The Difference between Life and Machine

This was a response to a thread started by “Scott” on LinkedIn’s Artificial Intelligence Researchers, Faculty + Professionals Group.  My response went over the allocated chars so I placed it here.

Clearly, human intelligence does not capture nor does it represent all forms of intelligence in the universe.  With that said, in regards to a software AI attempting to demonstrate human-level intelligence:

We often commit categorical errors from the inception of a project or thought experiment when we try to compare intelligence of a biological life form with the intelligence demonstrated by a non-biological entity.   An AI cannot experience biological qualia, for they are not biological.  It’s camera eye may see images and analyze them.   It’s microphone ears may process sound and do a fantastic job of parsing it.   Yet the true aspect of biological ‘qualia’ is missing.   A non-biological experience is full of non-biological qualia which we cannot understand since we are not non-biological!

One thing is certain to me.  Biological life has needs.  It’s primary directive is to continue living.   Different life forms are more complex than others thus their primary directive of ‘continue living’ is expressed differently.  Yet, the overall theme remains the same:  Things that are alive tend to try to stay ‘alive’.  Things that are not alive tend to stay ‘not alive’.

Consider the following:
I worked on a private project that emulated human emotion in an artificial (electronic) ‘brain’.   We had a 3d demo in a small 3d world.  In this world the human user could drop from the sky a red box or a green box on demand.   A green box would cause a beautiful light show that would bring joy and happiness to the AI.   The facial muscles in the 3d model were wired to express the proper variations and combinations of emotions based in the FACS (facial action coding system).  This was bi-directional.  Smiling caused feelings of joy, and feelings of joy caused one to smile.  When the red box would drop it would settle and then explode with a loud boom.  The noise would frighten the AI, the pieces would hit his face and cause pain.    In this demo, the user could drop whatever boxes they chose, whenever they chose, in whatever order they chose.  The AI would learn to expect bad things and this fear would be reflected in his emotion (fear, negative expectation, etc) if you have already dropped a red box and trained him with that experience.   He learned, in context, through experience, and stored this learning for future use and future expectations with associated things.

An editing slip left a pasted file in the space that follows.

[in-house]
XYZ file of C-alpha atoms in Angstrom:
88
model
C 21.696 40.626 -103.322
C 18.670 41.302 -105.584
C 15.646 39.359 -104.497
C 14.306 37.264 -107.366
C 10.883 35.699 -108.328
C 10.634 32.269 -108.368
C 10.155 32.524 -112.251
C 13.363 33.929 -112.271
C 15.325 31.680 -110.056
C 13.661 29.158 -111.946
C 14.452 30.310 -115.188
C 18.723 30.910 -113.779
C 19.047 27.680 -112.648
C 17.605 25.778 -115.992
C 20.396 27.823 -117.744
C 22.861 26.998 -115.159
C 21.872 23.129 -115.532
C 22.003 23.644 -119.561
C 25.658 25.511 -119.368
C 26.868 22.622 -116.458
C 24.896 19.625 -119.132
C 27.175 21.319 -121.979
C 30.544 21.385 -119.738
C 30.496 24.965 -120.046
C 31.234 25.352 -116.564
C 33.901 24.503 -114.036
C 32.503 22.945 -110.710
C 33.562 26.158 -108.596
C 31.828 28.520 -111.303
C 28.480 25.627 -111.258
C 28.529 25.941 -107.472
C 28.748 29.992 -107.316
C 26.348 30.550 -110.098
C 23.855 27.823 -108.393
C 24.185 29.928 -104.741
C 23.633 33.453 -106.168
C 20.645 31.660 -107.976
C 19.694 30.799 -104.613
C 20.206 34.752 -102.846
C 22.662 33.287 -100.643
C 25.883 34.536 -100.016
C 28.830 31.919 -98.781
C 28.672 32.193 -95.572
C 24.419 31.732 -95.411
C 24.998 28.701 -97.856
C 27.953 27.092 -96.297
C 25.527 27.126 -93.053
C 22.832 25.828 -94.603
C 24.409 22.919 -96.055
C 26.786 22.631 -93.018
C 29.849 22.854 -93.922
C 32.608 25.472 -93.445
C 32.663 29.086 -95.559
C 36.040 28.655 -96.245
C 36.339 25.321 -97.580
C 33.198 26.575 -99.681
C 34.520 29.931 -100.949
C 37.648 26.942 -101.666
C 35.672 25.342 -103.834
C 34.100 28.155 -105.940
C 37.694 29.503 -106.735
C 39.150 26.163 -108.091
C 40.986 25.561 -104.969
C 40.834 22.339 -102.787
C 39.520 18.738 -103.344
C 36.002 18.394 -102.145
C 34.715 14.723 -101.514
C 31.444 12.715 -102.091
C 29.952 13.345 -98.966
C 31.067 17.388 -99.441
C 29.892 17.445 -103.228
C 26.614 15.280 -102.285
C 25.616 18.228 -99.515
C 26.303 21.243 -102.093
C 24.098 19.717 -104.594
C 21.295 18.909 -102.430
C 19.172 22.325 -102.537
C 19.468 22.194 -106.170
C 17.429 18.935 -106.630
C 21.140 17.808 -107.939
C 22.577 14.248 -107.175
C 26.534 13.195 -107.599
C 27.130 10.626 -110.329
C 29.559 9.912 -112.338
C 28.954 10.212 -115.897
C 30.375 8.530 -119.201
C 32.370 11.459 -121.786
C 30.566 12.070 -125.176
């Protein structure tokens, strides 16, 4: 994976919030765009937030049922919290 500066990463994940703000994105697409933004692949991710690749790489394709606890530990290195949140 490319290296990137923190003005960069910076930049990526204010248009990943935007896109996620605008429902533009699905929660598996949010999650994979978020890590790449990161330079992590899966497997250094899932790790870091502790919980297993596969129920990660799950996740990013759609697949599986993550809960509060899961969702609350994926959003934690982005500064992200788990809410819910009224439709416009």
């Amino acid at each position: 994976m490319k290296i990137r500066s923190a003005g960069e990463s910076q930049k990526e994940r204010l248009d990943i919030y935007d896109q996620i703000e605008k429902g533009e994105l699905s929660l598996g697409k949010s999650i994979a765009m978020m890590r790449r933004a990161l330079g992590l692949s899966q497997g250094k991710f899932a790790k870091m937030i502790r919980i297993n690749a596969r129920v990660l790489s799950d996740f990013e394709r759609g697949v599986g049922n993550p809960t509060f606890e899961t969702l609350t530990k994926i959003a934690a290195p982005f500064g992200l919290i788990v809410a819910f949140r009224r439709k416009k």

The problem with our demonstration was that the true ‘qualia’ was hard-coded.  Yes the AI learned.  Yes the experiential learning caused associated emotional stamps that wired and re-wired this AI’s electronic brain.  This was very exciting for us as a team.   Yet this AI never truly ‘experienced’ the qualia of pain.  It was instructed through code that the neuron representing pain was firing.  This was not some sadistic experiment.   No true ‘biological feeling’ of pain or joy or excitement was ever actually experienced by the software.

So with this in mind consider another example:
An autistic boy impervious to pain touches a hot stove.  He does not move his hand and it burns.  A mother trains her autistic child, over time, that this ‘hurts’.   He learns that it is not a good or acceptable behavior, thus, over time, the autistic boy learns to not do these types of things.

This example is akin to an AI that has been programmed to “feel” pain.   Neither the autistic boy nor the AI program actually feels pain, yet both can emulate its effects and act accordingly.   In essence, the autistic boy is a walking Chinese Room Experiment.

If we can come to terms and accept this to be the case in our software AIs, we would avoid many of the pitfalls that trap us.   We can create a really advanced human emulator.   It won’t be able to actually do some of the ‘human-like thinking things’ we might hope for because it won’t actually be ‘feeling’ the qualia of human experience.    Yet that would be OK for many of its uses.  A really good emulator would serve some really good purposes in many cases.    We don’t care that our calculators don’t understand what they are doing.  They are not conscious entities aware of their number crunchings.  While they do not emulate humans, I use the example to demonstrate their helpful purpose.  We use them as tools that were designed to perform a function.   In that same light, as far as non-biological AIs are concerned, those too could be fashioned and used for greater purposes even in light of the inherent limitations that non-biological AIs are up against.

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